Dr. Charles F. Urbanowicz/Professor of Anthropology
California State University, Chico
Chico, California 95929-0400
Telephone: 530-898-6220 [Office]; 530-898-6192 [Dept.] FAX: 530-898-6824
e-mail: firstname.lastname@example.org & home page: http://www.csuchico.edu/~curban
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June 10, 2001 
Some of you may know me as a Professor in the Department of Anthropology, a member of the CSU, Chico faculty since 1973; some may recognize me as an amateur thespian: at the June 11, 2000, Court Theatre Fifth Annual Benefit Performance Potpourri, my wife Sadie and I reprised a brief scene from Arsenic and Old Lace (where my b'loved Sadie portrayed "dear sweet Miss Abbie") from the November 14-19, 1999 Encore! Community Theatre production (and the Managing Director of Encore! was Katie Beal). Gary Hibbs directed Arsenic and Old Lace and Mark Beal did the set. Some of you might recognize me from campus productions such as the 1998 Court Theatre's See How They Run (directed by Sue Pate) or last year's The Madwoman of Chaillot, also directed by Sue. Madwoman was performed on a wondrous set created by Mark in the Larry Wismer Theatre, complete with second story balcony! It should suffice to say that I've been around Mark and his work for many years and I've been around this campus for almost three decades: my goal is to emulate Harlen Adams who died at the age of 93 (1904-1997) after a successful academic, community, and theatrical career! (I was fortunate to share the stage with Harlen, as the head waiter in the 1996 CSU, Chico production of La Bohème directed by Professor Gwen Curatilo.) I have seen numerous theatrical productions, both here and off-campus, and the work that Mark Beal does is wonderful!
Mark has created fascinating visuals and has also performed and directed. If you saw Sorry! Wrong Chminey (by Encore! Community Theatre) over the days of December 11-20, 1998, you saw Mark as "William Weldon" in that production; if you saw Murder on The Rerun, as part of Court Theatre last Summer (June 27-July 1, 2000), it was directed by Mark! He is an extremely talented and personable individual and it is my pleasure to add a few words about him this evening!
I appreciate Mark and I also appreciate the words of Rudyard Kipling. Kipling has been a favorite of mine for numerous years. Born in India on December 30, 1865, Kipling died January 18, 1936, and in 1907 he was the first English author to receive the Nobel Prize in Literature. Kipling is often associated with the "Age of Imperialism" but as an anthropologist, I enjoy the resonance of numerous Kipling stanzas, including the following from "In The Neolithic Age" (1892/1893): "There are nine and sixty ways of constructing tribal lays. And every single one of them is right." Now, as far as I know, Mark doesn't construct tribal lays, but he does construct exquisite visual delights, and "every single one of them is right." Other words of Kipling come to mind when I think of the calm man with two red sneakers, especially words for Kipling's celebrated If (from 1910):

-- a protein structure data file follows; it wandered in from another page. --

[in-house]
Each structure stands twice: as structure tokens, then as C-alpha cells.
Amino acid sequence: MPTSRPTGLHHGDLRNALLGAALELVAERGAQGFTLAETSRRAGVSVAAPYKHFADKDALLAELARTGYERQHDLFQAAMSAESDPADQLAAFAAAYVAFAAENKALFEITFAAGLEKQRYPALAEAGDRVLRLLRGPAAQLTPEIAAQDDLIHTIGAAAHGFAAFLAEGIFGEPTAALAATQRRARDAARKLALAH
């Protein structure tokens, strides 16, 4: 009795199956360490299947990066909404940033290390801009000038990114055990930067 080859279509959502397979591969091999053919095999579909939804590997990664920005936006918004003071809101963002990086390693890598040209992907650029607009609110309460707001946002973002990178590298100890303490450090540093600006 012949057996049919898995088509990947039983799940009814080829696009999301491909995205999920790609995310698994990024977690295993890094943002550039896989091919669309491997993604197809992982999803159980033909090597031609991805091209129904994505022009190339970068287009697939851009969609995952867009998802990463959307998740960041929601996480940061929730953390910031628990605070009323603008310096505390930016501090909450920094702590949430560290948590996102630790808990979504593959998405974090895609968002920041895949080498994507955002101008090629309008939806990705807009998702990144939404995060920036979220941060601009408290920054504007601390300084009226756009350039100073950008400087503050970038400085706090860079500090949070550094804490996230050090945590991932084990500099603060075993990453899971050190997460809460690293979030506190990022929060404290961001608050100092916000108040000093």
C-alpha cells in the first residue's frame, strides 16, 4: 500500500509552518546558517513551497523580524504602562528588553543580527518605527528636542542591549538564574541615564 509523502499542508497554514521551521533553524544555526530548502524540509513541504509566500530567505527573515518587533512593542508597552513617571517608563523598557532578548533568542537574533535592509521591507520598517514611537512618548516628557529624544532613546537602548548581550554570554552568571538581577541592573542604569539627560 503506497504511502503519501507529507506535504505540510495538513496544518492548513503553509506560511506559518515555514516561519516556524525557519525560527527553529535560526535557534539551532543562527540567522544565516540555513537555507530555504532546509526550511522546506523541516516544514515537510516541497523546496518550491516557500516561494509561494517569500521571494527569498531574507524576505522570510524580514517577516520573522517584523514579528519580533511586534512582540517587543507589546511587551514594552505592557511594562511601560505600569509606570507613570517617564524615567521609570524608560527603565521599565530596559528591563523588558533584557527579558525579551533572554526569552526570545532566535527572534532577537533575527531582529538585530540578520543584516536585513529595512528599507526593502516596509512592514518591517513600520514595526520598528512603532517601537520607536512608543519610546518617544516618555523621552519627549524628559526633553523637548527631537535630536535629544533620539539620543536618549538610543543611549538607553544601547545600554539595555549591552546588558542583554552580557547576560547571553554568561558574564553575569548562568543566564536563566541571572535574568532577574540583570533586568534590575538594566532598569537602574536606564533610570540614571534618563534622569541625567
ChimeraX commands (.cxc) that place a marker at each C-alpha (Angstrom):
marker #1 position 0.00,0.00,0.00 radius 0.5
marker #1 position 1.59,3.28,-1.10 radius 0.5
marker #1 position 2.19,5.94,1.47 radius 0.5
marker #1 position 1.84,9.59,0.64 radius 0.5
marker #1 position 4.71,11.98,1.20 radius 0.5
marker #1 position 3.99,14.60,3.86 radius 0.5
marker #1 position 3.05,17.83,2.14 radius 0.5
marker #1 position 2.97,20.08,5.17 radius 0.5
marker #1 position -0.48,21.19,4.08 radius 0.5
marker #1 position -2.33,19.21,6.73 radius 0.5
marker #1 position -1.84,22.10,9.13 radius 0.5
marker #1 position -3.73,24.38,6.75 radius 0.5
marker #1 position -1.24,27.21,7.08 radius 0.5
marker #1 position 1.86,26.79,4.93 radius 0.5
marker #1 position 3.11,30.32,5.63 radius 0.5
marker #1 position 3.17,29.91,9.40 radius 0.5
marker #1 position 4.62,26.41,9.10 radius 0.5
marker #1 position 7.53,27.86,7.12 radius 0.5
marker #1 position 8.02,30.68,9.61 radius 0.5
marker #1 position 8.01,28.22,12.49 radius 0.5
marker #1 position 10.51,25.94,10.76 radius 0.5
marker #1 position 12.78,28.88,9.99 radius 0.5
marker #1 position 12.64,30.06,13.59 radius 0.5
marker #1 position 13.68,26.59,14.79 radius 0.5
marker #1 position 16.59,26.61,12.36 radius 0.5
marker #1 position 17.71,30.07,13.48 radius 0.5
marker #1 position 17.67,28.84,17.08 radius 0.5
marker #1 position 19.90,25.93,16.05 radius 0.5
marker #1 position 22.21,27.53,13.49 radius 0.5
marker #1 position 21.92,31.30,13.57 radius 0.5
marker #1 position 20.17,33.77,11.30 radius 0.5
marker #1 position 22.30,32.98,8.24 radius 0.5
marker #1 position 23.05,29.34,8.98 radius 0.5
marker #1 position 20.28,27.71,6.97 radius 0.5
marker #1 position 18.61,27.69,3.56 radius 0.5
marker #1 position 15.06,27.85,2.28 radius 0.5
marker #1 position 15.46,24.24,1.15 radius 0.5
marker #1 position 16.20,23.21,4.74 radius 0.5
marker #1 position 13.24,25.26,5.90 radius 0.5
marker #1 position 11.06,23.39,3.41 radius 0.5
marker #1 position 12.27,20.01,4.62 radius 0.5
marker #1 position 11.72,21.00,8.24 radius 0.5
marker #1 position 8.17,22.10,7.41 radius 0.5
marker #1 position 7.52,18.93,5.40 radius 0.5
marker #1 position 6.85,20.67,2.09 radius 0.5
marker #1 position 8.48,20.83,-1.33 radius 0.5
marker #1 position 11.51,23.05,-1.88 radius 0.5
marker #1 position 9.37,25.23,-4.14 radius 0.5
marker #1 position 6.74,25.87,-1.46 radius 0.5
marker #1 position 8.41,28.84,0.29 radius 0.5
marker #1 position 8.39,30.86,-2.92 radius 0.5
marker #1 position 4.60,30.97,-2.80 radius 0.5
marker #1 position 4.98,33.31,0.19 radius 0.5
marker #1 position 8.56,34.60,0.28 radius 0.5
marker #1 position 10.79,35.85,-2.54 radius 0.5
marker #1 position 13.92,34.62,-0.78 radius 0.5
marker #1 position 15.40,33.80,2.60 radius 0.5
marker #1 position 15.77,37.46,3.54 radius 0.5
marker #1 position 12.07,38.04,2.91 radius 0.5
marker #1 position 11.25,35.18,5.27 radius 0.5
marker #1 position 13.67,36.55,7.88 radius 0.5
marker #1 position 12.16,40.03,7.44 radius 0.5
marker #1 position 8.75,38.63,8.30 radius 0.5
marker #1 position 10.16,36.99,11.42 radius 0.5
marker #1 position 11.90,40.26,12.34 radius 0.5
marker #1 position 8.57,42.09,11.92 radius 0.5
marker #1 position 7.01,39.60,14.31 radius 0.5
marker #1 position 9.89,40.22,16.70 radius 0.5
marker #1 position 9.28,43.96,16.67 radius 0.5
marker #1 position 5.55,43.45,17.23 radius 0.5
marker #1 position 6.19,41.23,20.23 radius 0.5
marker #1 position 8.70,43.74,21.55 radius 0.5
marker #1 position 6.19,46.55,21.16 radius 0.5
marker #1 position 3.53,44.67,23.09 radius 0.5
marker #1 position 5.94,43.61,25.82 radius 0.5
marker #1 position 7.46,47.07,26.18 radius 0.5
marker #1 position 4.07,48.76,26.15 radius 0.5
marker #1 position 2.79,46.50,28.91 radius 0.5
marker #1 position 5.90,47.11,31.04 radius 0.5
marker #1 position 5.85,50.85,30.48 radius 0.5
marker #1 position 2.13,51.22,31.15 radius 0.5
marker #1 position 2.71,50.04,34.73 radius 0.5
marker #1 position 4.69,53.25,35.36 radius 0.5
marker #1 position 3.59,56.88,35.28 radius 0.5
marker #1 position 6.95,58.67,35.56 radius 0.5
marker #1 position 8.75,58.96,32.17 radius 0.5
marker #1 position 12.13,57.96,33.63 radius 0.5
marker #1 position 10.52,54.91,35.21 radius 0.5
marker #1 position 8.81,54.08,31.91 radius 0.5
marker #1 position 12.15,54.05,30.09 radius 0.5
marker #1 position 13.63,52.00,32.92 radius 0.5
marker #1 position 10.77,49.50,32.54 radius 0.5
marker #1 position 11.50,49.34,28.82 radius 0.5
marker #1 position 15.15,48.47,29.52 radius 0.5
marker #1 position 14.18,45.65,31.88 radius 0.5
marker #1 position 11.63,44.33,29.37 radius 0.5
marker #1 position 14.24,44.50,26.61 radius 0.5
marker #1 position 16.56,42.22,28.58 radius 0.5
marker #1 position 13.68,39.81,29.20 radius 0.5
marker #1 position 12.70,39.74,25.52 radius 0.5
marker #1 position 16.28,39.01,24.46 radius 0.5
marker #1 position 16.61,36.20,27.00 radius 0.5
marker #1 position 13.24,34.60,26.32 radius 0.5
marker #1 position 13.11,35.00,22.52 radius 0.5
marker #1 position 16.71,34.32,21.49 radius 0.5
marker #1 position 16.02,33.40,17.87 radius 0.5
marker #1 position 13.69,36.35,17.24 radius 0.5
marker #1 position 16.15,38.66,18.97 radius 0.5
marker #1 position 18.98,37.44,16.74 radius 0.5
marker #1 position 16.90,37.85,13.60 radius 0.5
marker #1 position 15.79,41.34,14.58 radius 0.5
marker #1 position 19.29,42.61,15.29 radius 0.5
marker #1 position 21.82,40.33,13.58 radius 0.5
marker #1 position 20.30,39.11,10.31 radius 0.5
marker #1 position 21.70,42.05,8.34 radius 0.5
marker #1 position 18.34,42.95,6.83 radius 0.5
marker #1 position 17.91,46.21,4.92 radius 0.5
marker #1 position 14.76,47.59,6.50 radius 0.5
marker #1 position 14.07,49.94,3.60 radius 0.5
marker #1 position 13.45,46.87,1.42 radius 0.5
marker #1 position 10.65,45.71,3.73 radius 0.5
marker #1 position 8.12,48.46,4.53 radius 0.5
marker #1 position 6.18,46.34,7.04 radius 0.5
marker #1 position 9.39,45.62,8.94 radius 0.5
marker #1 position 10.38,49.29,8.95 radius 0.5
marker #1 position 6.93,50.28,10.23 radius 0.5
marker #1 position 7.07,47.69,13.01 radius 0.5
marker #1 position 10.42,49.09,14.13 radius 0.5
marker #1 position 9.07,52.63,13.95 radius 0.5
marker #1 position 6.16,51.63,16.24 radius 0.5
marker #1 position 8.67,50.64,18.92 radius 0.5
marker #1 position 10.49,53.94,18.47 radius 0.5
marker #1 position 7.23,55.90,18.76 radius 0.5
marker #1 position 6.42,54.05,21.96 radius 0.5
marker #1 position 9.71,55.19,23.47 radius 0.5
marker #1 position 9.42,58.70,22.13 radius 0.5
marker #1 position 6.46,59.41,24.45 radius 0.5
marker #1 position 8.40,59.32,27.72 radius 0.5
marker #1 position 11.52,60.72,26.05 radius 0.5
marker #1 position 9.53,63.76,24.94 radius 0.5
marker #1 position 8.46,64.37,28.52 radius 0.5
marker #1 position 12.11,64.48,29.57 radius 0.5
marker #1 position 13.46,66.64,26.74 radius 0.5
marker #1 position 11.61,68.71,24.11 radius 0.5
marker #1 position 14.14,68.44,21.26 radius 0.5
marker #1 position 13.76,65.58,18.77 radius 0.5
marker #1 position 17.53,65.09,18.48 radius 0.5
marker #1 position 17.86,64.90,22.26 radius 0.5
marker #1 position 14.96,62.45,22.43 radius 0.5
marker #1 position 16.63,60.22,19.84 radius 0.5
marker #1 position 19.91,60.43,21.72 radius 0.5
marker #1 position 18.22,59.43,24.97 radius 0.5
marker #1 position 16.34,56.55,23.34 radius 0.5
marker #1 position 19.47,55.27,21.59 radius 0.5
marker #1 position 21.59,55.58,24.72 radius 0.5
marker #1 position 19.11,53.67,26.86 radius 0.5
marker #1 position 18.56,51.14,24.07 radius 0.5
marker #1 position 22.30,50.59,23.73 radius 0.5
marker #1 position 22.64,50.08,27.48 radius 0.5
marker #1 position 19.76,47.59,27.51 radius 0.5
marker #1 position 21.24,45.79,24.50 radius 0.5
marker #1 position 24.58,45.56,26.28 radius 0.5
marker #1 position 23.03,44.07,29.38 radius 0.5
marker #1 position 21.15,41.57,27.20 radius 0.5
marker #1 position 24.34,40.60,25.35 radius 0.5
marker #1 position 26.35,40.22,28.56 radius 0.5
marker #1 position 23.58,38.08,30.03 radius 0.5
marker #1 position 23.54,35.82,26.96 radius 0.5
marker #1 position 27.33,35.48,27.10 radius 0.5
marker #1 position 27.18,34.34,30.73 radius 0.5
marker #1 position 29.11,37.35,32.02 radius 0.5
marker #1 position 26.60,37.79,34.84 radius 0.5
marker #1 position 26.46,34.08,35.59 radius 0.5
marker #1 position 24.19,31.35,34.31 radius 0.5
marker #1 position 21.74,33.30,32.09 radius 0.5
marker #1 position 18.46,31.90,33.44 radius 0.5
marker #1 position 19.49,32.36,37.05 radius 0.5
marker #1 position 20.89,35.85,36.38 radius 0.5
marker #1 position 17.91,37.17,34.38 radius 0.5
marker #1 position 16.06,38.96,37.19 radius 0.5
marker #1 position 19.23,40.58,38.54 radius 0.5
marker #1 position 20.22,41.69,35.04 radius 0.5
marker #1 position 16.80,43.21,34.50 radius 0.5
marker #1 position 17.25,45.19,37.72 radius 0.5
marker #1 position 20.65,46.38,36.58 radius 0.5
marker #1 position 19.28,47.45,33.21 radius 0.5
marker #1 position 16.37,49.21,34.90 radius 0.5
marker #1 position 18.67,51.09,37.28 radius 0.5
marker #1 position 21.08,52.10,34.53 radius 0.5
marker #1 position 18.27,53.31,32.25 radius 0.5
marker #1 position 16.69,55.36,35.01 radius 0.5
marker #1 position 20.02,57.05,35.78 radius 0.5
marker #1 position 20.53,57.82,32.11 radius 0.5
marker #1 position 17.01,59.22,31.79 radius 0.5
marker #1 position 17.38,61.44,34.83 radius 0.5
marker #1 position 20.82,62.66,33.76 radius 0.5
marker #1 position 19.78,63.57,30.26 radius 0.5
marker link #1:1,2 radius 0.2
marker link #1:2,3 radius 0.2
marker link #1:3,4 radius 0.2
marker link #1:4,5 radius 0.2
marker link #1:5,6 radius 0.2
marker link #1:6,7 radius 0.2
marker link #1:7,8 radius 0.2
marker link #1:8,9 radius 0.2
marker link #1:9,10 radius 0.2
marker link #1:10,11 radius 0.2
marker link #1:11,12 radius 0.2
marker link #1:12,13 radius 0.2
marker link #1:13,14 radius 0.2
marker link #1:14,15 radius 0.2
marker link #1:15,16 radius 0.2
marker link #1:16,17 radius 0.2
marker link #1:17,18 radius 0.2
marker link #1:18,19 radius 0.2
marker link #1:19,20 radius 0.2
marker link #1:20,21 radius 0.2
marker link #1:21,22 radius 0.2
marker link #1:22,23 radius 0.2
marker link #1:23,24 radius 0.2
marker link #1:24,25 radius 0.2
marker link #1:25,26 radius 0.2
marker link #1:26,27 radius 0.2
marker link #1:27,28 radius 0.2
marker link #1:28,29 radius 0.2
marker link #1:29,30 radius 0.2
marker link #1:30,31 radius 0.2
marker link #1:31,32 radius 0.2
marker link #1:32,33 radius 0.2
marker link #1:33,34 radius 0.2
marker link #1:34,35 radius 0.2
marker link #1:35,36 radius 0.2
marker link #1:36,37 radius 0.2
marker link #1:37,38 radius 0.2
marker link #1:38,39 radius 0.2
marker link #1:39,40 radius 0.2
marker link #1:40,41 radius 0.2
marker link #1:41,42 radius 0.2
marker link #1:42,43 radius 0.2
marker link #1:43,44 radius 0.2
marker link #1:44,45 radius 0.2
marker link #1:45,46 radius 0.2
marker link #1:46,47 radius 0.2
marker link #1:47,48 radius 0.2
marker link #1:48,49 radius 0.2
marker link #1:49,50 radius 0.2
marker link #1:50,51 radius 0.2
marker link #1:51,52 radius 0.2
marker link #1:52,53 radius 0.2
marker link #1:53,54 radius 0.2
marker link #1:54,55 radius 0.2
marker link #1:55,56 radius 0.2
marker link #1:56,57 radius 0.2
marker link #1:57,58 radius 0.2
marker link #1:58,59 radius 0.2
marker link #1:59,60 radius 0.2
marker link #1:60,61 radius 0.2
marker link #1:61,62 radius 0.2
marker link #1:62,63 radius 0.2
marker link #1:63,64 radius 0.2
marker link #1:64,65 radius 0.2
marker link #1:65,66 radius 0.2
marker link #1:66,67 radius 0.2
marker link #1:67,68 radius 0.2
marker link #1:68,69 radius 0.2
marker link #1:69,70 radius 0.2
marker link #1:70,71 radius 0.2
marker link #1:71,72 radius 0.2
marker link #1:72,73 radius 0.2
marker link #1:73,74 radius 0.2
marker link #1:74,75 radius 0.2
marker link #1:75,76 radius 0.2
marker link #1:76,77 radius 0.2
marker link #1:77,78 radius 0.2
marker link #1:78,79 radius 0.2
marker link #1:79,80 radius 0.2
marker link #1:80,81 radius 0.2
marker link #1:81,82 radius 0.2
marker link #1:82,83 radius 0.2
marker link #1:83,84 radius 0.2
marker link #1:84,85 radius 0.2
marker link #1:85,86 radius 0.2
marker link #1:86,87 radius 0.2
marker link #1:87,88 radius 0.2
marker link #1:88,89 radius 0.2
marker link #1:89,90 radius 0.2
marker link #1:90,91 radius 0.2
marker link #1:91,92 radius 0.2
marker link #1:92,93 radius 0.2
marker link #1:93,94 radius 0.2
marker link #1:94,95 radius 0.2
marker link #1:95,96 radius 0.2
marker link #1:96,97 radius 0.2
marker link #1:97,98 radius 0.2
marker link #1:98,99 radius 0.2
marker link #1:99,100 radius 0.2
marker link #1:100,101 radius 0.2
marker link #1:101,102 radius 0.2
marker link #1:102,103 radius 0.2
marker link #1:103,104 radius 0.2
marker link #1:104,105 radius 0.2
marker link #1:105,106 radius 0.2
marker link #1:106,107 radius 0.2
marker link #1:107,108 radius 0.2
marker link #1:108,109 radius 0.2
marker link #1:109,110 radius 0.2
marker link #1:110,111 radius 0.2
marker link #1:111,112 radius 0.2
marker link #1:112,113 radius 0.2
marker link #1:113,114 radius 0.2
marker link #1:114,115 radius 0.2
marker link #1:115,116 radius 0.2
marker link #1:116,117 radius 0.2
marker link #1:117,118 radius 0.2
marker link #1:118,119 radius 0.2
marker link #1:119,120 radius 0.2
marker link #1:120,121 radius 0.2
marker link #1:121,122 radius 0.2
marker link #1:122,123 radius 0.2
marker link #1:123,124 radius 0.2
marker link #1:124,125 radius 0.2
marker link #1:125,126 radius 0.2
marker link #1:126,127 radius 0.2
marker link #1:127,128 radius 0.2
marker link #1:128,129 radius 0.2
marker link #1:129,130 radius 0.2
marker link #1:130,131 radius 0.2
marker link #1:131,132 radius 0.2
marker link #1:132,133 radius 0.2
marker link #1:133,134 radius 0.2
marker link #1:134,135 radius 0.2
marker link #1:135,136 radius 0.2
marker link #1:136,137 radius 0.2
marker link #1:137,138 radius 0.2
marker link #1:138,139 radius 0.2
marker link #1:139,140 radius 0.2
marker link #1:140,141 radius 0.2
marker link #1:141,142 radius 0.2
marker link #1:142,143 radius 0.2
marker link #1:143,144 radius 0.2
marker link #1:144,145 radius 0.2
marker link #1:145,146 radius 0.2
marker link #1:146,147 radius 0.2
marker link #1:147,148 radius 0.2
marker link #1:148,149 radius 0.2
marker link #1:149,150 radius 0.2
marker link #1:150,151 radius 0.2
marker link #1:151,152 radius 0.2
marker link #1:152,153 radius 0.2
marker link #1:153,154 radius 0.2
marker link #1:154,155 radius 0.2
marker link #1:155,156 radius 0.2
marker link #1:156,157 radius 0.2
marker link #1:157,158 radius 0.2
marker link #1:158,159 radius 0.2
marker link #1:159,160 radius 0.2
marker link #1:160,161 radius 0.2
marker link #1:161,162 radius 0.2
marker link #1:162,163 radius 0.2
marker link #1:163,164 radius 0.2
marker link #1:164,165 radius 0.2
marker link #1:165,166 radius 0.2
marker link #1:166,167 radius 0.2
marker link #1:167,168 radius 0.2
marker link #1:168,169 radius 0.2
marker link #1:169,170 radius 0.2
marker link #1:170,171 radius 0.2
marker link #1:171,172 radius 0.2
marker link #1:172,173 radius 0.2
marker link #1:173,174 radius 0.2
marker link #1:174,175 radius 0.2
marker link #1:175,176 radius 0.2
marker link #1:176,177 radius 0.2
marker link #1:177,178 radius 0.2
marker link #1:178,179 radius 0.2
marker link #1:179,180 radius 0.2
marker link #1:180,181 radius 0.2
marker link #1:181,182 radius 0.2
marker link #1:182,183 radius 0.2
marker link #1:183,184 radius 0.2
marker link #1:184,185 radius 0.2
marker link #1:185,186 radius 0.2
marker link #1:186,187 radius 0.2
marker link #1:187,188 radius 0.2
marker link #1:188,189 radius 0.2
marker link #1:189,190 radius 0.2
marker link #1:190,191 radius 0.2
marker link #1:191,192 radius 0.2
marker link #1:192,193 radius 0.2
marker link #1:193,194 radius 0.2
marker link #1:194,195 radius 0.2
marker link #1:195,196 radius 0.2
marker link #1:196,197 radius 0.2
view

Well . If goes on for many more lines, and Mark does keep his head; but my favorite "Kipling Words" concerning Mark actually are as follows, with apologies to the poet! And my "memory gene" is such (or lacking!), that I shall read the following!
You may not think of scrim and lights
When you see the theatre sights
An' you've come to see a pretty-show-of-it;
Yet when it comes to lighting
You can't outdo the sighting
Of the wondrous magic of ol' Mark Beal.
Now in Chico's sunny clime,
Where I still put in m' time
A-serving all the-tax-payers of the state,
Of all the stagecraft folk
The finest one - they spoke,
Was Theatre Art's own wondrous Mr. Beal.
"It was "Go! Go! Go!
We've got to do a show!!
And the budget is so tiny you would cry!"
So he shared with us his skills
Provided wondrous theatre thrills